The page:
Is the Shorter Wait at Joe’s a Declining Economic Indicator?

Last night, Friday, at around 7:30 p.m., we had only a 30 minute wait for our table at Joe’s of Westlake.  We found a table near the piano in the bar to wait.  Weird.  Normally, we’d have to wait about a hour for dinner, or head over to the more expensive Gold Mirror restaurant for a quick seat.  And normally we’d have to hang around like vultures to grab a table in the bar for the wait.  So I wondered, “Is the shorter wait an indication that the economy hasn’t yet recovered from recession, or are people’s tastes in restaurants changing?”  The same thought had occurred to me a few weeks before when we had a short wait on a Friday night.

Back in June, my husband and I were seated immediately at Carpaccio’s, our favorite restaurant here in Menlo Park.  Before the recession, you couldn’t count on a table any day of the week without reservations.  But the Saturday evening before our wedding anniversary, we decided to try for a table in the bar area.   We dropped in and were instead seated in the dining area (with a choice of tables).  Dressed in my yoga wear, I wish I’d dressed a little better and thought, “This is weird, I thought the economy was in recovery.”  I realize that the National Bureau of Economic Research (NBER) has not yet called an end to this recession, but I like to be optimistic.

Turns out that restaurant traffic nationally was down in May, according to the National Restaurant Association’s Restaurant Performance Index (May is the latest data reported, on June 30th).  And although restaurant operators remained  optimistic about future sales growth, their optimism has been slipping.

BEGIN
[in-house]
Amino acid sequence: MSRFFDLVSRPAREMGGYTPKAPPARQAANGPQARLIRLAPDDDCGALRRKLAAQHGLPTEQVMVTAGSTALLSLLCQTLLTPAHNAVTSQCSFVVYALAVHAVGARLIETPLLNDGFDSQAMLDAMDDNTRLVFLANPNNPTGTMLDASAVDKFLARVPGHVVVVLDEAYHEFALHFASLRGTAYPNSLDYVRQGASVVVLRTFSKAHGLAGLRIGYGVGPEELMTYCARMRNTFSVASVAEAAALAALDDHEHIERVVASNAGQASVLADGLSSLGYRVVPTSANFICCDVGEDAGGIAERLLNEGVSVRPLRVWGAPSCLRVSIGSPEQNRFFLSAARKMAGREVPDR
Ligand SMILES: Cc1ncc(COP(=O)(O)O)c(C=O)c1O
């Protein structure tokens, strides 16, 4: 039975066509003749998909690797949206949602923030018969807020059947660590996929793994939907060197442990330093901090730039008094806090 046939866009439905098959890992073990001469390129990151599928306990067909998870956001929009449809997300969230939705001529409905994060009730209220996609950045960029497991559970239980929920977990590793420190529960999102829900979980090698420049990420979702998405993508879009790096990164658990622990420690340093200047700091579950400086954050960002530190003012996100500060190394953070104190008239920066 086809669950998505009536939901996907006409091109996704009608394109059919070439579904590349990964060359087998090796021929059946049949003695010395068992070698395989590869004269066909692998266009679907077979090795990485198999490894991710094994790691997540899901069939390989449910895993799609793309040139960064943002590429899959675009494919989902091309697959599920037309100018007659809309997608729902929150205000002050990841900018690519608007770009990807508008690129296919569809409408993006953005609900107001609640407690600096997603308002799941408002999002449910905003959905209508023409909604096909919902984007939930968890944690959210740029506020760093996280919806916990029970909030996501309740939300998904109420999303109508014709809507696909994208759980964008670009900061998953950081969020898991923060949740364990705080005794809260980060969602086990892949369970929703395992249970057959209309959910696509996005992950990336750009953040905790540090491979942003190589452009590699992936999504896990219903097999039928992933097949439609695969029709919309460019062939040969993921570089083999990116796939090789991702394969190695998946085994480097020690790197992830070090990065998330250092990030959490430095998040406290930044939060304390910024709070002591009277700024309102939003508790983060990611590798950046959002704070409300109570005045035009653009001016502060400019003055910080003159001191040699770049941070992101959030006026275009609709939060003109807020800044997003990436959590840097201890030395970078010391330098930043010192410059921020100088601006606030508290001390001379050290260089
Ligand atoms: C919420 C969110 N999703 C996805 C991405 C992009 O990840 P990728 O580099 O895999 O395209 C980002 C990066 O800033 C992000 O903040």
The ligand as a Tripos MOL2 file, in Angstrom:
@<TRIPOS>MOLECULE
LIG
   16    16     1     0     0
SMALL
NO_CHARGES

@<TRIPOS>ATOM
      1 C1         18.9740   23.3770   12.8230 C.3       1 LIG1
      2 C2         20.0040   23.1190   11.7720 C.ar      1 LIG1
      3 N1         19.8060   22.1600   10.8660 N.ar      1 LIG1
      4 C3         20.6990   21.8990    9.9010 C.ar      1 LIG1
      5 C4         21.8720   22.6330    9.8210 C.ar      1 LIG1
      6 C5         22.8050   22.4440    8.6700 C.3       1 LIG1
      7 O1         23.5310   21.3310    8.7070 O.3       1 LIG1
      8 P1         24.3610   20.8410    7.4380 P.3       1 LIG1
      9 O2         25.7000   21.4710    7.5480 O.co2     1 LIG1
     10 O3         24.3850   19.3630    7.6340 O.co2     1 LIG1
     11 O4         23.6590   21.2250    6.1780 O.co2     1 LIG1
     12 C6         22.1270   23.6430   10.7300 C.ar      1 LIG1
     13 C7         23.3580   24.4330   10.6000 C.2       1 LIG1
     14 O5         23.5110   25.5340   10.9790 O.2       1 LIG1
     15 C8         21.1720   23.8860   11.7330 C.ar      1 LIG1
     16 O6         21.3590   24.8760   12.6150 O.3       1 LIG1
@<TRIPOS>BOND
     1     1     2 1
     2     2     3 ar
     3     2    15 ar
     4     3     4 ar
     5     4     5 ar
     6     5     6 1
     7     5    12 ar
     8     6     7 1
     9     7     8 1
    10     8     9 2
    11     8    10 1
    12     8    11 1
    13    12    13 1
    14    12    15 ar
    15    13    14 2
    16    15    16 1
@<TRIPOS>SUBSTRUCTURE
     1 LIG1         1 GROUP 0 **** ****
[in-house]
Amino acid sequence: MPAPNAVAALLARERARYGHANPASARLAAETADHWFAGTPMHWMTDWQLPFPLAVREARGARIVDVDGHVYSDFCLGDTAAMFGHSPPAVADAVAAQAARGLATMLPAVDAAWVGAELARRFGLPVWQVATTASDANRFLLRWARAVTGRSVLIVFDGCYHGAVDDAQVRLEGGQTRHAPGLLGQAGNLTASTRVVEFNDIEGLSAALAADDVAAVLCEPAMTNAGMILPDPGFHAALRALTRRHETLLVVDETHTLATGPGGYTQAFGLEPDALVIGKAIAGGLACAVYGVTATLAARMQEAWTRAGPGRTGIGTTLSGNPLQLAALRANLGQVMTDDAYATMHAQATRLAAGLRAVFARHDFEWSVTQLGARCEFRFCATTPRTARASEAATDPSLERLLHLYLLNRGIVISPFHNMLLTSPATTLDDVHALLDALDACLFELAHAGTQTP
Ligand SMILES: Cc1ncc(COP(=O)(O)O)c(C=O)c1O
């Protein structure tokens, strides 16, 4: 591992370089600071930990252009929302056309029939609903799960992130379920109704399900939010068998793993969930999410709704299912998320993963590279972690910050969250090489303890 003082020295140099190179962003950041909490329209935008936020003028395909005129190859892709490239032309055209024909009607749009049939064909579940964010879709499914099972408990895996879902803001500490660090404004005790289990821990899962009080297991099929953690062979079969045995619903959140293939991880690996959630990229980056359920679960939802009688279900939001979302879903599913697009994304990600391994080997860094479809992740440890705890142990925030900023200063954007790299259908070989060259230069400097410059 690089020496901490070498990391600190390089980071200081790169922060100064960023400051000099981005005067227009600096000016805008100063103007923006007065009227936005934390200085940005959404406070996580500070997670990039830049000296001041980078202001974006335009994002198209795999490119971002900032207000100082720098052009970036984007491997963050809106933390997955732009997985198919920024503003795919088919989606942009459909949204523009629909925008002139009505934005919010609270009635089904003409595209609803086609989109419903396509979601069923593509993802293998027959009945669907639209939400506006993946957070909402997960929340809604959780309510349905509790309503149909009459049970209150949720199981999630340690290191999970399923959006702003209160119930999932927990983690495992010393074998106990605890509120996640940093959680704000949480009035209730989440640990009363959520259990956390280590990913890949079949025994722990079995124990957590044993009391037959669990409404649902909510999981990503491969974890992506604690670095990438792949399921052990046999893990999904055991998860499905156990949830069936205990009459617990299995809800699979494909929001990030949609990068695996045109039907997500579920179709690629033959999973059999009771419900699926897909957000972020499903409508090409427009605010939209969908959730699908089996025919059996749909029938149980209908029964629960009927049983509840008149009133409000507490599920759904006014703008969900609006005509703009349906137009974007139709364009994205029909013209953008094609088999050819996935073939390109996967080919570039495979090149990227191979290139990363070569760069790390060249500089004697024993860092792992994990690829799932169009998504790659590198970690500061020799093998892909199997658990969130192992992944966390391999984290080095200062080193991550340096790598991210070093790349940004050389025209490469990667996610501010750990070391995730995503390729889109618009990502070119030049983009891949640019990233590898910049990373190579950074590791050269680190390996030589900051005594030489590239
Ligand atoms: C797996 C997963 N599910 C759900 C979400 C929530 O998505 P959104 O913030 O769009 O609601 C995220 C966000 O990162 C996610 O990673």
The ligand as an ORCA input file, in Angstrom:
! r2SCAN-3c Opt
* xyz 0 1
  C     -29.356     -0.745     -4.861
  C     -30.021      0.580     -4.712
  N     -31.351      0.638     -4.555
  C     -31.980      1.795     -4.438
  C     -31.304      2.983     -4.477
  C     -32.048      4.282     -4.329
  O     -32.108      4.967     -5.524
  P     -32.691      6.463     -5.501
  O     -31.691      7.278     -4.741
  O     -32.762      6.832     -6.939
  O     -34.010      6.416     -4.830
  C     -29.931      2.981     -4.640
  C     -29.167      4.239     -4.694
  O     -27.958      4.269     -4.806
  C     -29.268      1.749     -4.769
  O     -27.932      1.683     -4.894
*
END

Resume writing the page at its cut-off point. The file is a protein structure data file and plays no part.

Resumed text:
Consumer confidence fell sharply in June, too.

Now I love being able to stop by my favorite restaurants and get a seat quickly, rather than be turned away or wait an hour, but I’m concerned.

With unemployment insurance benefits running out for many Americans, government spending falling (and the tax reduction stimulus of the American Recovery and Reinvestment Act of 2009 ending), spending in the economy will grow more slowly or even fall.

So right now, consumer and business confidence in the economy is low, and our central banker, Ben Bernanke, is concerned about the U.S. small business sector.  Mr. Bernanke spoke recently on “Addressing the Financing Needs of Small Businesses” in Washington, D.C., concerned about our need for small businesses to restore job growth in the economy.  And there’s a lot of excess capacity out there.  The industrial capacity utilization rate was a low 75% in June (the motor vehicle and nonmetal minerals industries are operating at only 60% capacity).  With businesses sitting on the sidelines in this “economic recovery,” it seems unlikely that private business investment will rebound, which means the NBER is unlikely to call an end to this recession by the 2nd quarter of 2010.

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About Anne Ramstetter Wenzel

Economist & Market Researcher, Certified Business Advisor for the Silicon Valley Small Business Development Center.
This entry was posted in The National Economy. Bookmark the permalink.

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